• Doctors
    While I wasn’t fond of every single one of the specialists who cared for our children, we had a wonderful PCP who was proactive in getting care for our kids (and us as well). Most specialists were within a 20-30 minute drive. They knew our kids’ histories and were able to quickly ascertain medical needs.
  • Neighborhood
    We had some fabulous neighbors in Tennessee. We lived on a cul-de-sac in a very small subdivision, and most folks helped each other when it came to keeping an eye out for the neighborhood kids.
  • Network of professionals and therapists
    We found a new therapist last week, but it is going to take a long time to build what we had in Tennessee. We had a network of post-adoption therapists and service providers around us. Our family was able to grow and thrive through groups, adoptive family camps, home therapists, equine therapy, attachment therapy, and so on provided by these amazing people at places like Harmony Family Center, Shining Light Equestrian, the office of Helen Lyle-Joiner, and Built2Bond Attachment Institute. Even after our kids were discharged from these places, we knew we could call on them in a crisis and go back when needed. They could quickly answer questions and give suggestions having knowledge of our kids’ stories and needs.
  • Other foster and adoptive families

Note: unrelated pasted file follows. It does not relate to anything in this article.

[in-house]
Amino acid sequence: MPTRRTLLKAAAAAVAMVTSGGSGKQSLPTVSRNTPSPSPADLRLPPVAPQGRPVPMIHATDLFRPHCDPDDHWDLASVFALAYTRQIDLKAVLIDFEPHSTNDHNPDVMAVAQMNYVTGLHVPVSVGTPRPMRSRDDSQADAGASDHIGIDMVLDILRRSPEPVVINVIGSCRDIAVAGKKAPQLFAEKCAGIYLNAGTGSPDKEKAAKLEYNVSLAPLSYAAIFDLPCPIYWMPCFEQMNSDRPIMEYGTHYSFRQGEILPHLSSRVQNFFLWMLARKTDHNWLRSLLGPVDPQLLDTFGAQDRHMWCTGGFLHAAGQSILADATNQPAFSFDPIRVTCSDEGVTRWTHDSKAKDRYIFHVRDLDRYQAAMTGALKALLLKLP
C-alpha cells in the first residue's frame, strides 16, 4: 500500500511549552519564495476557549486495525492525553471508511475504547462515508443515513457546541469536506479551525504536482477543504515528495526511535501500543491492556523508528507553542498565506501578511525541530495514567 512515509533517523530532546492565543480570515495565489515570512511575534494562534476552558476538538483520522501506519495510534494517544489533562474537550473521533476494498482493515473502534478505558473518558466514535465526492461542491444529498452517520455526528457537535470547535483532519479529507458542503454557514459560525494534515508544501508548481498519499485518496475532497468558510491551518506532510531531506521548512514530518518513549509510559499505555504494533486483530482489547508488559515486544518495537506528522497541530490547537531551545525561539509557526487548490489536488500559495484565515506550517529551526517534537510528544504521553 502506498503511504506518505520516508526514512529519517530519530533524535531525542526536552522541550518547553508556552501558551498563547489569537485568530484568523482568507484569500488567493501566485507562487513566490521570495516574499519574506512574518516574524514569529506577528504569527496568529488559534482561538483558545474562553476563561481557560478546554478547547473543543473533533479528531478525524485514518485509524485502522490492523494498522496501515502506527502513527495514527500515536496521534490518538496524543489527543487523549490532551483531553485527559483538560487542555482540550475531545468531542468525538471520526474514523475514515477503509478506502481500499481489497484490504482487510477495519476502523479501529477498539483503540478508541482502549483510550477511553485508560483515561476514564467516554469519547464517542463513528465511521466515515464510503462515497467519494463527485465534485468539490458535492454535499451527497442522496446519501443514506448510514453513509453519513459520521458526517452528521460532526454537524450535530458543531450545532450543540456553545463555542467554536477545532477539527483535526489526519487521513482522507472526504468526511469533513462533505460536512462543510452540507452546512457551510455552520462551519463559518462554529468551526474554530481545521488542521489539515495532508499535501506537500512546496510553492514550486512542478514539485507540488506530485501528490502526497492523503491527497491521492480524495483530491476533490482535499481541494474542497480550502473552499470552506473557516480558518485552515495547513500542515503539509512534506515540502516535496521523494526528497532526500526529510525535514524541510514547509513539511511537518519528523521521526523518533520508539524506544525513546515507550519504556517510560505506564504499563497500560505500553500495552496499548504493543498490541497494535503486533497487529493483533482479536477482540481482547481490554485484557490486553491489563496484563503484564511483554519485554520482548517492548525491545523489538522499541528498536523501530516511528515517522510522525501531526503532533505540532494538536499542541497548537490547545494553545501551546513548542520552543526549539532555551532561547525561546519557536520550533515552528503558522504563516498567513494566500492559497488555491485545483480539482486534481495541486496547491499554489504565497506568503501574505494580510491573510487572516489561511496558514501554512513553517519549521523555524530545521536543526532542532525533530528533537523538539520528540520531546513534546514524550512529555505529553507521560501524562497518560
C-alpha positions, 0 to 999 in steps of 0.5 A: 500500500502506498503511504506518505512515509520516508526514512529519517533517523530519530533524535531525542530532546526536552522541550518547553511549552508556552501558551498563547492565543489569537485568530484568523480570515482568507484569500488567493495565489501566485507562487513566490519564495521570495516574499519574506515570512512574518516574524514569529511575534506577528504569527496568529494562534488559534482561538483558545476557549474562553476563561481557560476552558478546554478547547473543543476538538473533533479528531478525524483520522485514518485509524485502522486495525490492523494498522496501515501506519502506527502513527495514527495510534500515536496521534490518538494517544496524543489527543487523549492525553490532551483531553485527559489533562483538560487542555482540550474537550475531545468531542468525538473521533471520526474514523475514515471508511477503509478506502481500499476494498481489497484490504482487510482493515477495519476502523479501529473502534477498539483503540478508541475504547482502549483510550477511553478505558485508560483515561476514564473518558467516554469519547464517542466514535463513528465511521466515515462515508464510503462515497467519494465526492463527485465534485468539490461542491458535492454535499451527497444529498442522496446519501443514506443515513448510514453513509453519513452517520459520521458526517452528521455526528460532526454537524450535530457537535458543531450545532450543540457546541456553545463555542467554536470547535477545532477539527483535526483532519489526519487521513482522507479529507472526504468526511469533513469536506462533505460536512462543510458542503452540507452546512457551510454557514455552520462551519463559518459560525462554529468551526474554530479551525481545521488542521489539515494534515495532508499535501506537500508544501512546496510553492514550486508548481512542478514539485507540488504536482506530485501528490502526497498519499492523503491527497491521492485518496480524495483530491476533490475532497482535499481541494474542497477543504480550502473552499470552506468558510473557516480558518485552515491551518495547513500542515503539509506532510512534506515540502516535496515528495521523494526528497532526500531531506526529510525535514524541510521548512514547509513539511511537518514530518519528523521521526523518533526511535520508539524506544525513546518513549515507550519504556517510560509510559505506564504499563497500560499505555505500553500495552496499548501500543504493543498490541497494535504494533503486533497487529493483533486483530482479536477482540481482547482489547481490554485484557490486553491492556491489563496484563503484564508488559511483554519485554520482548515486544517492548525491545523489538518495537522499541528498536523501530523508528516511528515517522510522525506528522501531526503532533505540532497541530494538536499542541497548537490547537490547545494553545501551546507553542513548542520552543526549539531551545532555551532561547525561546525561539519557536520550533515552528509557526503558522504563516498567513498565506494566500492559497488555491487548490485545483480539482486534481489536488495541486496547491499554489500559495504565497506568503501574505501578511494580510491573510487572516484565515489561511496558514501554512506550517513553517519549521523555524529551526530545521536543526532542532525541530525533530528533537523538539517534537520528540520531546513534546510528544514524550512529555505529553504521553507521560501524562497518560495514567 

Over our time in Tennessee, we were surrounded by a great group of foster and adoptive families who were on the journey together, fighting for our kids, fighting for healing, fighting for attachment. They spoke our language and shared our struggles. I always had people to call upon for advice, practical needs, or a group of ladies to go grab some time away with. I was able to be on the receiving end of desperate phone calls from other parents in the trenches. For me, it gave purpose to our struggles as we learned and were able to help others. It helped us all to know we were not alone and to have better outcomes for our kids.
  • School nurse
    Oh, how we miss our “Nurse Ashley.” As Dalton was leaving elementary school, we would have moved on from her care anyways, but we love her. As a foster adoptive parent herself, she understood Dalton and us. Her office became his safe place during difficult times. She provided the same for our elementary-aged foster child last year. She was priceless to our family.
  • Schools
    Our kids were enrolled in some amazing schools with great staff who helped to meet the kids’ needs at school. It wasn’t always easy, and in the beginning, they didn’t always “get us,” but by the time we left, we knew they had our backs and our kids’ backs.

We have floundered a bit over the last six months trying to get established here and find a similar system of support, like when one child had to go a few months without much needed meds because of issues getting a psychiatric provider. For now, I am thankful for the caregivers we have connected with through Transfiguring Adoption. We just found a therapist that two of our kids spoke with for intake and loved. We are starting to get plugged in to groups of caregivers. I know it takes far longer than we would hope, but I’m looking forward to building a new tribe here as it is a vital part of the life of a foster or adoptive family.